President Obama has no intention of raising the debt ceiling on his own, according to two of his top economic aides.
With House Speaker John Boehner (R-OH) demanding a conversation with Obama about concessions in order to increase the government’s borrowing authority, and the President unwilling to negotiate with Congress, one possibility floated by pundits was that the White House would simply assert that it has the power to issue more debt.
“There’s nothing in those laws that gives the president the authority to ignore the debt limit,” Jason Furman, chairman of the White House Council of Economic Advisers, said Monday at a breakfast hosted by Politico.
That spells trouble for a country just 10 days away from an Oct. 17 deadline for lifting the debt ceiling. Unless the $16.7 trillion borrowing authority is raised, the government can no longer issue debt to finance its existing obligations and will default – a historic moment full of unknowns that could send global markets into a tailspin.
Gene Sperling, director of the National Economic Council, added at the breakfast that any unilateral action on the debt ceiling would not conform to the Constitution. White House lawyers claim the president lacks the ability under the 14th Amendment to take action on his own, Sperling said. The 14th Amendment says the public debt of the United States “shall not be questioned,” but it gives Congress the power to enforce this provision.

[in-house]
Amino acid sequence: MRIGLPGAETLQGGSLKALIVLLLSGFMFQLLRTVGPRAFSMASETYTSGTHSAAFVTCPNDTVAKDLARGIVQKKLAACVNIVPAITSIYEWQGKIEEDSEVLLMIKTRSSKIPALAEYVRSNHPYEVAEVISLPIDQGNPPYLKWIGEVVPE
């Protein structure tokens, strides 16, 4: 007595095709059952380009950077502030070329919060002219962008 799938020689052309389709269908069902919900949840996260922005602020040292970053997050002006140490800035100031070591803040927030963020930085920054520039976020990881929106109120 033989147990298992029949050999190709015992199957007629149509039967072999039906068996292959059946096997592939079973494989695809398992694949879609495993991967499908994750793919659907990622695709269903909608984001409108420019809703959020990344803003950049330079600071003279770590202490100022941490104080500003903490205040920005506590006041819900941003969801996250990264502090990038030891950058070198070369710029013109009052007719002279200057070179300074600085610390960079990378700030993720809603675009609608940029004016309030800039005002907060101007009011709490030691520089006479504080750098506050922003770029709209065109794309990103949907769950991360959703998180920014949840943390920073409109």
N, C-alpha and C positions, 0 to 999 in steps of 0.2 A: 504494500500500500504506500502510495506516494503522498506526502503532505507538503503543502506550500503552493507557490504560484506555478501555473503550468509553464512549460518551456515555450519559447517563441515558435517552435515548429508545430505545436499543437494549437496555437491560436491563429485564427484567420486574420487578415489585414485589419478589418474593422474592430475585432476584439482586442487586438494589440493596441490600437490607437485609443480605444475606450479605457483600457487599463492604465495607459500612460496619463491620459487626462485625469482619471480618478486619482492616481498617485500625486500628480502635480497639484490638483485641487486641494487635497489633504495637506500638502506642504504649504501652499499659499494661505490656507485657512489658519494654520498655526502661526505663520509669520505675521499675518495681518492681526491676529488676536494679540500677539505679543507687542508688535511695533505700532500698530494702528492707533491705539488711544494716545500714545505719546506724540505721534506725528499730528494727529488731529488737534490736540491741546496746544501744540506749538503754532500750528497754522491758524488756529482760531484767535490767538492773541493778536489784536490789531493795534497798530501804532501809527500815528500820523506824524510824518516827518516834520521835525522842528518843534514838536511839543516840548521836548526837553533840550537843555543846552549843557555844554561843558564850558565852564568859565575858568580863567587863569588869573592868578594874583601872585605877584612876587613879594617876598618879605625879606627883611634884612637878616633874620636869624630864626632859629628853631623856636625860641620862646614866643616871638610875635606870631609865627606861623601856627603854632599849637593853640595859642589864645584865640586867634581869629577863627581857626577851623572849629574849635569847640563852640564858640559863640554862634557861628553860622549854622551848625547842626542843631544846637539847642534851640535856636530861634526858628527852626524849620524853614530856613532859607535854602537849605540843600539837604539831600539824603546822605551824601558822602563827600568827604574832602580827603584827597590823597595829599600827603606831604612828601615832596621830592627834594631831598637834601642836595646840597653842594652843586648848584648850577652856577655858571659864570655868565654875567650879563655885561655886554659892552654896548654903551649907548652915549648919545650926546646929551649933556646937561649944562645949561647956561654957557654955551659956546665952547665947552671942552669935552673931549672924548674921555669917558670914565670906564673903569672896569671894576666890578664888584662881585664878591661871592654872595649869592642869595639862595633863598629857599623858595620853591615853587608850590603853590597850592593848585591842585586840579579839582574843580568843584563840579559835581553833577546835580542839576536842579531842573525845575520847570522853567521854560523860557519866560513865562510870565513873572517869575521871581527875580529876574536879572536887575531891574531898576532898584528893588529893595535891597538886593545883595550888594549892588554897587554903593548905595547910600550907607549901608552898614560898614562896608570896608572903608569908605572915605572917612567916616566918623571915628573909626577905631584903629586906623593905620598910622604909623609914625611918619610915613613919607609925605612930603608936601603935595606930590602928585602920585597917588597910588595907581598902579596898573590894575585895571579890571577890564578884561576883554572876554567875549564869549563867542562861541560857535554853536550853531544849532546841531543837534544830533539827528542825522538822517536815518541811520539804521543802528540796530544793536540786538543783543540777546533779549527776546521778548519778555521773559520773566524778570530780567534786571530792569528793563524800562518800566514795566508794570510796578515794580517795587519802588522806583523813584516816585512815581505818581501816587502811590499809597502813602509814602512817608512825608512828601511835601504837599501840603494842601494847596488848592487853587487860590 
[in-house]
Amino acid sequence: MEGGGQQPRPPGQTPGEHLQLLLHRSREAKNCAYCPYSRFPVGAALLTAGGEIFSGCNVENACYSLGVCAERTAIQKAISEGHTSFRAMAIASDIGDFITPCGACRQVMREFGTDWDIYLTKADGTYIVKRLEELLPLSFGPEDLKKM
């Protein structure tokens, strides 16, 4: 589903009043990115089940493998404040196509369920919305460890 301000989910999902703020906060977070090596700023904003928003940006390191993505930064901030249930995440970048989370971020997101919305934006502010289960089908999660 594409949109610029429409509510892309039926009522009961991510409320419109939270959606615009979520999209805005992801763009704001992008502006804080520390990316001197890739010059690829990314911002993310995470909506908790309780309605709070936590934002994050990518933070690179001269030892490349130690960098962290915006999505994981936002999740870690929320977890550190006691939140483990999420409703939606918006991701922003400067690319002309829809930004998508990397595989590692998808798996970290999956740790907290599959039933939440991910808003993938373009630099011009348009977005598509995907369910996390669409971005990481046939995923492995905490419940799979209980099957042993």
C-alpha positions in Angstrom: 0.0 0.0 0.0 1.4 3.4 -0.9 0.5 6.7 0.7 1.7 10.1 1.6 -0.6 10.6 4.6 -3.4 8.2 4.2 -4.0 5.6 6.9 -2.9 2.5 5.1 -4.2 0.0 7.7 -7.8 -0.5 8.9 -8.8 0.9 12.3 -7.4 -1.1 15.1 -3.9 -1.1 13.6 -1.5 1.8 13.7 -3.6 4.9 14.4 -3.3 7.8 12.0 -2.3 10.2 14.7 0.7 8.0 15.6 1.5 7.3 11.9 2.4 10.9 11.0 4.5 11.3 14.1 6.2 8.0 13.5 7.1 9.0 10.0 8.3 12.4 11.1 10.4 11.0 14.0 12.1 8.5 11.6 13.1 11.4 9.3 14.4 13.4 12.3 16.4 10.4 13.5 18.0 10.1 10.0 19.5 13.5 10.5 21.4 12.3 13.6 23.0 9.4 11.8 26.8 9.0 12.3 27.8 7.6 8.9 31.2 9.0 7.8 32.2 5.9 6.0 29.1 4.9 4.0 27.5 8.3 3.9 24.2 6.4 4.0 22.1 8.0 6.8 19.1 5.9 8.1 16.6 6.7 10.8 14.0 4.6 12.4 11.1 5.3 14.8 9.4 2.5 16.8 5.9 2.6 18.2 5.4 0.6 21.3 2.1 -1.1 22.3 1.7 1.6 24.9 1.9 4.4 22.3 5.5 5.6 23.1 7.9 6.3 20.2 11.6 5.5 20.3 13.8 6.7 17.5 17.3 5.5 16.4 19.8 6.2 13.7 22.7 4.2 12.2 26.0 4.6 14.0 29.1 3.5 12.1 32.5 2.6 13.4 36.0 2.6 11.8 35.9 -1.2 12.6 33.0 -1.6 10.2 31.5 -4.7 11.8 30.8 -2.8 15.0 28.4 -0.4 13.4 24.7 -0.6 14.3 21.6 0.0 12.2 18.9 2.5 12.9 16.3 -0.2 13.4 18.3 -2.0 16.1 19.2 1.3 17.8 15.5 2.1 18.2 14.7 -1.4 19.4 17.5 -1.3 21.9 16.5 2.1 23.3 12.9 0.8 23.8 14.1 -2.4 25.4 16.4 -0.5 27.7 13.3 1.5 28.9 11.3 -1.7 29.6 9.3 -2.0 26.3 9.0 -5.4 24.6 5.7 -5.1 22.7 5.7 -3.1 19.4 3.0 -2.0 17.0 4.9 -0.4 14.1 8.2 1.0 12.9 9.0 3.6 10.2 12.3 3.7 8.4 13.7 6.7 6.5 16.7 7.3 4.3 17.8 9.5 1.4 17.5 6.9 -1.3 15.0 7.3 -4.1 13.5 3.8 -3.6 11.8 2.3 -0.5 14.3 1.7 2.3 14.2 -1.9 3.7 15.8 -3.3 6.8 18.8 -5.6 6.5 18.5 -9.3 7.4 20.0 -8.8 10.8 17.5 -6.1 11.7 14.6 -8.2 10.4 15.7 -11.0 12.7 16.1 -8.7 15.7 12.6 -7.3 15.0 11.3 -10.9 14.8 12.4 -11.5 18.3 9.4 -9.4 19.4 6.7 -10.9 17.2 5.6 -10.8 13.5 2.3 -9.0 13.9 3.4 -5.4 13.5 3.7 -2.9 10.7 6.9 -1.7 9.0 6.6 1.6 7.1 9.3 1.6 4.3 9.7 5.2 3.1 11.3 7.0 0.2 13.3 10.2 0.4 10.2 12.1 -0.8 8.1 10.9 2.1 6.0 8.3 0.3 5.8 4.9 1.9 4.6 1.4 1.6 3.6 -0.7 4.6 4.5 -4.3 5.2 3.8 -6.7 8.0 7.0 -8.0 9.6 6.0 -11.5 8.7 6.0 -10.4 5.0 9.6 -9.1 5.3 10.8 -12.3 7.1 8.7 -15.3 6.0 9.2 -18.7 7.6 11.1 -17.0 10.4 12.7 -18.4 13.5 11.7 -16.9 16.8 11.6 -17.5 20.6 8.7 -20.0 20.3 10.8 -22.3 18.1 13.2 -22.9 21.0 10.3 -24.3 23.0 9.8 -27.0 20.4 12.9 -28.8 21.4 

Any move by Obama to increase the borrowing authority without Congress would also spark a series of lawsuits that could go to the Supreme Court – which Furman said is no way to run an economy.
This essentially sets up four options: Boehner blinks and agrees to an increase; Obama backs down and negotiates new spending cuts favored by Republicans; a default occurs; or both sides agree to a short-term extension of a few weeks on the debt ceiling.
Neither Furman nor Sperling objected to the short-term extension. But Boehner, who has said concessions are needed, has members in his caucus who see the possibility of a default as a positive. Even though centuries of human history have shown that defaults wreck entire economies that transform world powers into deadbeats, Rep. Ted Yoho (R-FL) insisted to The Washington Post that it would be a helpful catharsis.
“I think we need to have that moment where we realize [we’re] going broke,” Yoho said. If the debt ceiling isn’t raised, that will sure as heck be a moment. “I think, personally, it would bring stability to the world markets,” since they would be assured that the United States had moved decisively to curb its debt, suggested Yoho.